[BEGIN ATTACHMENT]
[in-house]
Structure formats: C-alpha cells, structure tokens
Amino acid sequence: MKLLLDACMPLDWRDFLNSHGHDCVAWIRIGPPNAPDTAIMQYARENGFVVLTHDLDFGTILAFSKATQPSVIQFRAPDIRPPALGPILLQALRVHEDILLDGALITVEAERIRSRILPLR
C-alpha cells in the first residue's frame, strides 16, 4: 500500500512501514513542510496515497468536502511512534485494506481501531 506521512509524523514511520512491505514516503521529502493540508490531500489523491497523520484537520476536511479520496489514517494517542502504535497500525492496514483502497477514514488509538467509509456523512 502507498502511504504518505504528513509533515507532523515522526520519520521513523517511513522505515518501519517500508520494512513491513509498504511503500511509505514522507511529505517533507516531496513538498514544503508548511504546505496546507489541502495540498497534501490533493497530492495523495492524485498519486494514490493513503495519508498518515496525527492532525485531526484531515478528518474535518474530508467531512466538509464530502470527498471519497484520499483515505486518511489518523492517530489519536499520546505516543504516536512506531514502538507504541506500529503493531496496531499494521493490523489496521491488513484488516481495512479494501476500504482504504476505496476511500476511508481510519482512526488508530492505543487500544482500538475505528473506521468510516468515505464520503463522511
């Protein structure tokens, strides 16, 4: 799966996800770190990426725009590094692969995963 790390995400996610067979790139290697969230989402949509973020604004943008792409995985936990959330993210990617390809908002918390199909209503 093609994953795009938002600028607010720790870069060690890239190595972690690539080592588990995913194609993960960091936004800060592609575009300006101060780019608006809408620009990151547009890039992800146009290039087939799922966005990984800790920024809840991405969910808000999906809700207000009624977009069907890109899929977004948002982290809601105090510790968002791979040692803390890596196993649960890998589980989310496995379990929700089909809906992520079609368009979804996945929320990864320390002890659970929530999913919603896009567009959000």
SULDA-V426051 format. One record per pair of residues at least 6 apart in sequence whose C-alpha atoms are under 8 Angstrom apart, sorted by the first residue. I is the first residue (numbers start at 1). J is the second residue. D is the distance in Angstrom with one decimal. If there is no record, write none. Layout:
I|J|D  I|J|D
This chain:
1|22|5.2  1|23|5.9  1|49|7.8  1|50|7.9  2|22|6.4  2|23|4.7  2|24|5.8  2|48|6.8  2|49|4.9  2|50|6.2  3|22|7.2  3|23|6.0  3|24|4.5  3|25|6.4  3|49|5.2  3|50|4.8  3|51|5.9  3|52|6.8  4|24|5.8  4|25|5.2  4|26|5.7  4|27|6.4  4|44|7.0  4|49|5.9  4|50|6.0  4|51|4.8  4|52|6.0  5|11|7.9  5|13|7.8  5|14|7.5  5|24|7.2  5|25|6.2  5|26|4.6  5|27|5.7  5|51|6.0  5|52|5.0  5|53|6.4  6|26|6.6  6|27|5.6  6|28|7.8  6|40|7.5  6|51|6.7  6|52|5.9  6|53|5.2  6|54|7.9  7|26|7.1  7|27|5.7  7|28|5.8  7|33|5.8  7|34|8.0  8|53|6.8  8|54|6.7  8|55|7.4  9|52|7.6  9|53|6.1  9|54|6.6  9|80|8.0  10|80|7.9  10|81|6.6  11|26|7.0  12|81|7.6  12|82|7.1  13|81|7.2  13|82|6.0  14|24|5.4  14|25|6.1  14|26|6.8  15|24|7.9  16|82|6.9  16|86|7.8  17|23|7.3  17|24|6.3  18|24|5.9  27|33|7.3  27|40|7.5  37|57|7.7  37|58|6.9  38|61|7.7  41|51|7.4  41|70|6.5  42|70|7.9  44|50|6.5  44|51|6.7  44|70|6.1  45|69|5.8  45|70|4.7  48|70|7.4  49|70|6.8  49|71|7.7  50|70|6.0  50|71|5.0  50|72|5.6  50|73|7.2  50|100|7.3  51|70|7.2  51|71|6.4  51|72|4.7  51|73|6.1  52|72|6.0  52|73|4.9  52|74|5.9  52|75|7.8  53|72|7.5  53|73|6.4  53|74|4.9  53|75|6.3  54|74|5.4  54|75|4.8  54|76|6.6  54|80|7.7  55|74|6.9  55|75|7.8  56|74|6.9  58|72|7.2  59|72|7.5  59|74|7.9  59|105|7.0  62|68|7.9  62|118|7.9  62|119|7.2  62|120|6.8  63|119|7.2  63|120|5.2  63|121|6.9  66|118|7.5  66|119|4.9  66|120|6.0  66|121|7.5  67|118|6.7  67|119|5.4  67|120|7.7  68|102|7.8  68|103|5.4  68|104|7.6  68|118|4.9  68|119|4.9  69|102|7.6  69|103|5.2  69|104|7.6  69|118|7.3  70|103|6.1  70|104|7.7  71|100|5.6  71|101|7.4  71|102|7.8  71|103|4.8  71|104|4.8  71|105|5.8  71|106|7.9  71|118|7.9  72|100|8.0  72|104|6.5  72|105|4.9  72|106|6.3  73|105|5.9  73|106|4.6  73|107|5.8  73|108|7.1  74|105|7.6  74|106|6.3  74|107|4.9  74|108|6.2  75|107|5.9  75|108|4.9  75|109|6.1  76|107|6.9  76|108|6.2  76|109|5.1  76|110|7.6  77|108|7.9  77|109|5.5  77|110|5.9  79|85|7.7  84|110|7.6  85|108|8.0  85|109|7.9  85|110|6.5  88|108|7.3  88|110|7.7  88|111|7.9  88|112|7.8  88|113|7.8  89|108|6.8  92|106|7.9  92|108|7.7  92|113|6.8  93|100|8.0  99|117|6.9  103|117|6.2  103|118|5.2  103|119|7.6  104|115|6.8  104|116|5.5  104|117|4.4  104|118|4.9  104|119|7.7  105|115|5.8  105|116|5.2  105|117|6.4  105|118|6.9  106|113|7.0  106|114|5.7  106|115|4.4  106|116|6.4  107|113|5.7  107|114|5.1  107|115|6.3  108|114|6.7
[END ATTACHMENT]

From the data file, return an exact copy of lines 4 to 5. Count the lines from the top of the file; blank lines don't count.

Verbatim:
C-alpha cells in the first residue's frame, strides 16, 4: 500500500512501514513542510496515497468536502511512534485494506481501531 506521512509524523514511520512491505514516503521529502493540508490531500489523491497523520484537520476536511479520496489514517494517542502504535497500525492496514483502497477514514488509538467509509456523512 502507498502511504504518505504528513509533515507532523515522526520519520521513523517511513522505515518501519517500508520494512513491513509498504511503500511509505514522507511529505517533507516531496513538498514544503508548511504546505496546507489541502495540498497534501490533493497530492495523495492524485498519486494514490493513503495519508498518515496525527492532525485531526484531515478528518474535518474530508467531512466538509464530502470527498471519497484520499483515505486518511489518523492517530489519536499520546505516543504516536512506531514502538507504541506500529503493531496496531499494521493490523489496521491488513484488516481495512479494501476500504482504504476505496476511500476511508481510519482512526488508530492505543487500544482500538475505528473506521468510516468515505464520503463522511
């Protein structure tokens, strides 16, 4: 799966996800770190990426725009590094692969995963 790390995400996610067979790139290697969230989402949509973020604004943008792409995985936990959330993210990617390809908002918390199909209503 093609994953795009938002600028607010720790870069060690890239190595972690690539080592588990995913194609993960960091936004800060592609575009300006101060780019608006809408620009990151547009890039992800146009290039087939799922966005990984800790920024809840991405969910808000999906809700207000009624977009069907890109899929977004948002982290809601105090510790968002791979040692803390890596196993649960890998589980989310496995379990929700089909809906992520079609368009979804996945929320990864320390002890659970929530999913919603896009567009959000």